biography: early influences

I began painting with oils at age 15, although that romance began much earlier through the influence of my father and the great museums of New York.

I was born in 1960 on Long Island, New York, into a large family of seven with a rich artistic background. My greatest artistic influence from childhood into my teens was from my father, Gordon Porter (b. 1925–) who made his living as an illustrator in New York City. With his wonderful gift of imagination and keen ability to draw out of his head, he carved himself a unique place in the commercial art field.

My Dad painted watercolors on the weekends and during family vacations at the lake, which inspired me greatly. His paintings and illustrations hung all over our house. These images are deeply woven into my imagination and were my earliest introduction into the world of art. I am grateful for his encouragement and for teaching me how to develop sound drawing through observation and the habit of sketching.

On occasion, we took family trips to the Metropolitan Museum of Art in New York, where I saw the paintings of such masters as Degas, Monet, and Pissarro, who I loved from a very young age.

Watercolor painting by my father, Gordon Porter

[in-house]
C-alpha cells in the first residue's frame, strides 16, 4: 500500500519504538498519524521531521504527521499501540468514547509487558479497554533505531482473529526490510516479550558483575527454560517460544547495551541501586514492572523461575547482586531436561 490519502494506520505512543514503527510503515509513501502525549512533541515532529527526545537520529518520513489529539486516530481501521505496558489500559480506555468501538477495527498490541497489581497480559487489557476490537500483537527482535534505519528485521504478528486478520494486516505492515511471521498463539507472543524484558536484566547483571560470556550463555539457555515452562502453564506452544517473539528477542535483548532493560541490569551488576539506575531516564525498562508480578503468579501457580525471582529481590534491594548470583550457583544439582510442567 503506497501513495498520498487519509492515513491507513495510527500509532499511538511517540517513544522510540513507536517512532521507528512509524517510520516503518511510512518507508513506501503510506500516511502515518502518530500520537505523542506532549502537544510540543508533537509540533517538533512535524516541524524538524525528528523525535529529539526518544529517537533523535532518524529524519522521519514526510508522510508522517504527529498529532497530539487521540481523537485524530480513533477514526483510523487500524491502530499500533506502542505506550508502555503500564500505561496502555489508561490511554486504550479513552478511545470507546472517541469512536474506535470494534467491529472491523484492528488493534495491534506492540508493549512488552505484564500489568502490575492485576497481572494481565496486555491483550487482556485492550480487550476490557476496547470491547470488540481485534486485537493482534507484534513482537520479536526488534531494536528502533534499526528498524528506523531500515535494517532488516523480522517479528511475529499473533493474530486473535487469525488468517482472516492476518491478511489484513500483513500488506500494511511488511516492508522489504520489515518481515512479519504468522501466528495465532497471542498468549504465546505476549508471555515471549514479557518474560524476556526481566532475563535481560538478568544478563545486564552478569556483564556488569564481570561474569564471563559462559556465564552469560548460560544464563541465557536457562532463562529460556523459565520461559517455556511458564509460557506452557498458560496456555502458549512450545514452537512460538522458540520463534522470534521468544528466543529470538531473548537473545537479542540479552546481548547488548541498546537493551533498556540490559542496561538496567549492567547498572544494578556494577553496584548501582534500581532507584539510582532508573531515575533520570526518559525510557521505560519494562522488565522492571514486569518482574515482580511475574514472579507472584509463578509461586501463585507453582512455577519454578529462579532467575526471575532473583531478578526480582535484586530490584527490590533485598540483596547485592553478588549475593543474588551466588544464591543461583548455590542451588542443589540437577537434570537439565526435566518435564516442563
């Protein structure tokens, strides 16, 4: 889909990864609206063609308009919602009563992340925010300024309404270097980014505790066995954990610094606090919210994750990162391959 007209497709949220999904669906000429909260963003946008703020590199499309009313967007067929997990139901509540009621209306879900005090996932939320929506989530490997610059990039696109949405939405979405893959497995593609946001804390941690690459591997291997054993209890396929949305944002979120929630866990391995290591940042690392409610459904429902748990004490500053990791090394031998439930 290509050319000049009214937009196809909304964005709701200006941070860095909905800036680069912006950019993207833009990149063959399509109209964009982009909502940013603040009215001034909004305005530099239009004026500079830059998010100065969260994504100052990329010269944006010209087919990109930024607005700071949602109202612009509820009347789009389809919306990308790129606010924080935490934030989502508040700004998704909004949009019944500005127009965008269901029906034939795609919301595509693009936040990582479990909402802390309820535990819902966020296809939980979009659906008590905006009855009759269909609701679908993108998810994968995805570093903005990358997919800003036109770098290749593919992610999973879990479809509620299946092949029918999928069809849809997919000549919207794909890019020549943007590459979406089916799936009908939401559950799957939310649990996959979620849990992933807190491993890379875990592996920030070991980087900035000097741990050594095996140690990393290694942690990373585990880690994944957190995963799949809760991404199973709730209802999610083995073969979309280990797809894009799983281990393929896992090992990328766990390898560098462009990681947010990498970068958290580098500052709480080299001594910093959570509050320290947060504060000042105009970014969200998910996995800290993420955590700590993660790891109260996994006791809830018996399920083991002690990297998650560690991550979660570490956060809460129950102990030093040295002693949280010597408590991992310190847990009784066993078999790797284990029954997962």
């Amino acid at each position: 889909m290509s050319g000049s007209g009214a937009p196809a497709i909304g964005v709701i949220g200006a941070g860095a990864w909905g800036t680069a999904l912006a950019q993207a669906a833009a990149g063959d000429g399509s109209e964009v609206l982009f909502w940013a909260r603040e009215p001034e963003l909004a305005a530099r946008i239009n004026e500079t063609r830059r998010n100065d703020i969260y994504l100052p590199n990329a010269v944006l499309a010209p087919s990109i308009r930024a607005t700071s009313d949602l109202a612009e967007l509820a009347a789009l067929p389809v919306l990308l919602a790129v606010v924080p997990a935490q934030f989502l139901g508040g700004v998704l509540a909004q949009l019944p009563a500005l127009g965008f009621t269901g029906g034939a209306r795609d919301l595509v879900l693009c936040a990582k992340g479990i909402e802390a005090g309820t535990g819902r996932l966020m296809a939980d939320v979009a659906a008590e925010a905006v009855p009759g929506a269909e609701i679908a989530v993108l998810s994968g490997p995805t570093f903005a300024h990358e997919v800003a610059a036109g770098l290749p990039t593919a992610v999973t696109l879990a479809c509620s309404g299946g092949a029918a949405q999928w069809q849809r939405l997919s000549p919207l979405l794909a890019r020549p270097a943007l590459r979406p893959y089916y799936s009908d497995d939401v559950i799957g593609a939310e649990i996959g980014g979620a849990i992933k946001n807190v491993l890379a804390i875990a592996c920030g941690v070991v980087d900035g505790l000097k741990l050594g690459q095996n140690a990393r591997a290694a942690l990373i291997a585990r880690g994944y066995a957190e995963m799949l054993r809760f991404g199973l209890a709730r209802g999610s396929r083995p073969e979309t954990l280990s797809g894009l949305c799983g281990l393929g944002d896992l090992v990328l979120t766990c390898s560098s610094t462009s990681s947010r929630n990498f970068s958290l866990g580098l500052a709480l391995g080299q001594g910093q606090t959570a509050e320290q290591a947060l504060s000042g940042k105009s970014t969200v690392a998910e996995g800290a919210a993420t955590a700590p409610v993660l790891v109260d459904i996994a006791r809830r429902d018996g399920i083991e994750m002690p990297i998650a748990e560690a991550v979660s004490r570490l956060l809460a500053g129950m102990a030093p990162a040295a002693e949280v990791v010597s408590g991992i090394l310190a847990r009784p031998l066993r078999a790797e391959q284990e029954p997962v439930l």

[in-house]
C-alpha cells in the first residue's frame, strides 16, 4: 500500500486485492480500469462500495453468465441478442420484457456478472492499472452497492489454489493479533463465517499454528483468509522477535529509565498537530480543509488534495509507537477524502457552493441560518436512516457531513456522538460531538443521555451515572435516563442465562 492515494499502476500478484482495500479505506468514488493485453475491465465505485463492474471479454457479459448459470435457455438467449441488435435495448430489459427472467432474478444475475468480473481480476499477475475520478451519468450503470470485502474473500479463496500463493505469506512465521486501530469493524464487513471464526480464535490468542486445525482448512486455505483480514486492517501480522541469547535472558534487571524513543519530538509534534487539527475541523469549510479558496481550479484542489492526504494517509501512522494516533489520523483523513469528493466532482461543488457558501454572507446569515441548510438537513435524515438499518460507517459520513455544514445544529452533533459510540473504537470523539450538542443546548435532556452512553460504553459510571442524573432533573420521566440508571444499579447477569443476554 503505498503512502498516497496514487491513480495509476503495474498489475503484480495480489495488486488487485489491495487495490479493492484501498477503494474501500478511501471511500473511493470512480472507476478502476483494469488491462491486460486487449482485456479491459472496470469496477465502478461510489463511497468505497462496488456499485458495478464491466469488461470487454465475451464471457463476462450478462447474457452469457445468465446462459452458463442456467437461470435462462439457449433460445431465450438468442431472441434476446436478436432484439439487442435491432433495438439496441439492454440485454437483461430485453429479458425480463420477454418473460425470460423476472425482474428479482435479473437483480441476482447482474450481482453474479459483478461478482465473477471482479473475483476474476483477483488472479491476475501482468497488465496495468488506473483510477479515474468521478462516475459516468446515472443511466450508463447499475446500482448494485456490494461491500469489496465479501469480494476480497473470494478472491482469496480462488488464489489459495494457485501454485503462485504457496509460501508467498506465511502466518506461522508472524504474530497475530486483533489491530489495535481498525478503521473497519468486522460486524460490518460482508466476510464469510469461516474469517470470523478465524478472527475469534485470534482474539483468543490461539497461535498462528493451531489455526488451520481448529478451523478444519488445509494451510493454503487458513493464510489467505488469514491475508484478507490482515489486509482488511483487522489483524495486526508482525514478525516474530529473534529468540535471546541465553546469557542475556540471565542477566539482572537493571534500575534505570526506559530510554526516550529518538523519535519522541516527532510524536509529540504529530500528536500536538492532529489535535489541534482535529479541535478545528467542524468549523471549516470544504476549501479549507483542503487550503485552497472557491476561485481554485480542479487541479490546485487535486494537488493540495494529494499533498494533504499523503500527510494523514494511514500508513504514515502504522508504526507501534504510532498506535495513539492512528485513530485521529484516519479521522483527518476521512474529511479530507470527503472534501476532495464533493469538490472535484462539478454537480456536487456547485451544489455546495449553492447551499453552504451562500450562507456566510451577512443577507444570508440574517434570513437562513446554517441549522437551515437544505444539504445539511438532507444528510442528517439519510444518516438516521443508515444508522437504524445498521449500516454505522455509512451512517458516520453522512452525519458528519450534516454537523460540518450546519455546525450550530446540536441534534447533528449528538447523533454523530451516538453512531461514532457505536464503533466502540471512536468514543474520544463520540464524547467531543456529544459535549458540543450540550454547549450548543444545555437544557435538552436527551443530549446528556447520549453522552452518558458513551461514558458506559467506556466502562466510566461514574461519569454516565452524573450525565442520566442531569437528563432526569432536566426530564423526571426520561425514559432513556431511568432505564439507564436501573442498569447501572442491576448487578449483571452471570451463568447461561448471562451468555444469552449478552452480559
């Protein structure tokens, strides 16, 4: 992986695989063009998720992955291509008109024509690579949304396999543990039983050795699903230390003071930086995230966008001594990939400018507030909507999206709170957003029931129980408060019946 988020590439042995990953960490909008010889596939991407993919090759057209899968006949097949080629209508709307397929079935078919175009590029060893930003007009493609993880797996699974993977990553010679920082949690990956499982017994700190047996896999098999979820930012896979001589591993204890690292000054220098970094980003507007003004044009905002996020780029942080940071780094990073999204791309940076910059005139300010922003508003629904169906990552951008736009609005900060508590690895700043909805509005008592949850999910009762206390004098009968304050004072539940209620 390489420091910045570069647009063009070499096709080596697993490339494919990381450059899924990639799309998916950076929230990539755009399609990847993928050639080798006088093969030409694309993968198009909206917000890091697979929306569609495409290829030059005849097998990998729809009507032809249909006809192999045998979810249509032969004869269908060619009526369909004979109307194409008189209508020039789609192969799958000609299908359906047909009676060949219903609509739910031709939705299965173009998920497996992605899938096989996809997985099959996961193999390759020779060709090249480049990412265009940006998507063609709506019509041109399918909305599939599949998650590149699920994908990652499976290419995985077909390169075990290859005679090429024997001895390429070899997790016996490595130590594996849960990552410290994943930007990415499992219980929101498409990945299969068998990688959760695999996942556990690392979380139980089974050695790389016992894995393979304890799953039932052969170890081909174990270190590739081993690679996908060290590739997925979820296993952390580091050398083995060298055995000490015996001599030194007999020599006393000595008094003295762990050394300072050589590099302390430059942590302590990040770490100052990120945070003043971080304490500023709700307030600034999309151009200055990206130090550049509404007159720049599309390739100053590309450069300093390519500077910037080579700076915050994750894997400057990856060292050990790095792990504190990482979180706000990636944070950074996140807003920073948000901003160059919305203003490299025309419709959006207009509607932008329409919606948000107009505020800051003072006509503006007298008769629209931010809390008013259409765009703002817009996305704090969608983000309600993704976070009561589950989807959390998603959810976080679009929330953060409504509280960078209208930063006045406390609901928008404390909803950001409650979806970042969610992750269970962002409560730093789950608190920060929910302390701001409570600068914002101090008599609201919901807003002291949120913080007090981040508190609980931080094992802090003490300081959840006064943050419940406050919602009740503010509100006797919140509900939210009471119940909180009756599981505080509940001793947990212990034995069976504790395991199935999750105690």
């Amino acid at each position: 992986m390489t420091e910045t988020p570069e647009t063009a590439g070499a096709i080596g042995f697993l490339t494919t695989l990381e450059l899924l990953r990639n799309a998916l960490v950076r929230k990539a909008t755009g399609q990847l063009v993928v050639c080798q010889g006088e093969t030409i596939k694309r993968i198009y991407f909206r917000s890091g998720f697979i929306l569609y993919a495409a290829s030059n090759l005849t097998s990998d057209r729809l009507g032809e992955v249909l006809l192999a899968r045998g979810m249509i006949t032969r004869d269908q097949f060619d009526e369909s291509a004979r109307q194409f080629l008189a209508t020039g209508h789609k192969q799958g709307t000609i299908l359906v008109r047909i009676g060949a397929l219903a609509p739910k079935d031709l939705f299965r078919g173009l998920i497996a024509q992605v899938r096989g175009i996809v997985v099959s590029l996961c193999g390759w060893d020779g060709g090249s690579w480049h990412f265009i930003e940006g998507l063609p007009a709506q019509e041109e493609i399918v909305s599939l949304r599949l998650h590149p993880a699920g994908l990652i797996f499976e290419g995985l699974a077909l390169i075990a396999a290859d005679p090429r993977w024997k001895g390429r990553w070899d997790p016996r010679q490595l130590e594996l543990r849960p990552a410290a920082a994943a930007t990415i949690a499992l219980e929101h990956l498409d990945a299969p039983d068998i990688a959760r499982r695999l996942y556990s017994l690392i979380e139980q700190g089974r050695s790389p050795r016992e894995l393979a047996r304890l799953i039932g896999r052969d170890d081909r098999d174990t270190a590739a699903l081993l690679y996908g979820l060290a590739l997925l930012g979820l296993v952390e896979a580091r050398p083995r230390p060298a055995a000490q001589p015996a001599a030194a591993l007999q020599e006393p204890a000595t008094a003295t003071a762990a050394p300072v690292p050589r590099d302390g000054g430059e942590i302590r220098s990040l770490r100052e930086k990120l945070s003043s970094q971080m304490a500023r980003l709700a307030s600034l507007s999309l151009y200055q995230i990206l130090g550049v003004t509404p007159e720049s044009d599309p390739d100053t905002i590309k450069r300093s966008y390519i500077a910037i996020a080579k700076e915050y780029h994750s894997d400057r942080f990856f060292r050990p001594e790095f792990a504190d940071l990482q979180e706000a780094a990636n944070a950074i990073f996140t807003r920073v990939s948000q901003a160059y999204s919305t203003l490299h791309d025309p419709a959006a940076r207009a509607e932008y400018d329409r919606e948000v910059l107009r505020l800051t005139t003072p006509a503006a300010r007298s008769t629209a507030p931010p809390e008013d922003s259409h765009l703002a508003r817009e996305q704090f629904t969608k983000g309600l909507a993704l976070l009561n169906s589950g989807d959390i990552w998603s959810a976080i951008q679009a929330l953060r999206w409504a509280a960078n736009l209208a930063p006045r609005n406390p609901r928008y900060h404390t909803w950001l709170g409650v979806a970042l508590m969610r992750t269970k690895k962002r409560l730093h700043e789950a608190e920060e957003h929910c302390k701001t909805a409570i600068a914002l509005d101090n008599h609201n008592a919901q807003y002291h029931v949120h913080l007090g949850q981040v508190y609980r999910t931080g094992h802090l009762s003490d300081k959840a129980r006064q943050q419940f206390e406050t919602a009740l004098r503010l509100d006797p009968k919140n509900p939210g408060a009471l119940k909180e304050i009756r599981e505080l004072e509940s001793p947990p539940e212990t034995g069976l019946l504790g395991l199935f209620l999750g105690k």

My grandfather, Henry Porter (1900–1951), drew for Walt Disney from mid 1936 to 1950. He began as an animator, working on the classic "Snow White and the Seven Dwarfs". Due to the strain on his eyes from this work he moved over to the Publicity Department illustrating all the Disney characters on the covers of magazines and comic books. He produced much of the art for the Sunday comic strips of "Snow White and the Seven Dwarfs" and "Pinocchio". He also designed many of the WWll insignias for the U.S. military. Hank died before I was born but I felt his influence through my father.

Left: Mickey Mouse Magazine. Illustration Hank Porter, 1939.
Above rIght: Photo montage of my grandfather Hank Porter at his drawing board
"Bottom right: How to Swim", sketch by Hank Porter for Walt Disney Studios

Hank's brother, Allen Porter, (1902-1987) worked for the MoMA in New York on 53rd street. My great Uncle Allen was a very eccentric art lover whose house was an old country church. As a child, I loved visiting his unique world upstate in Barrytown, New York.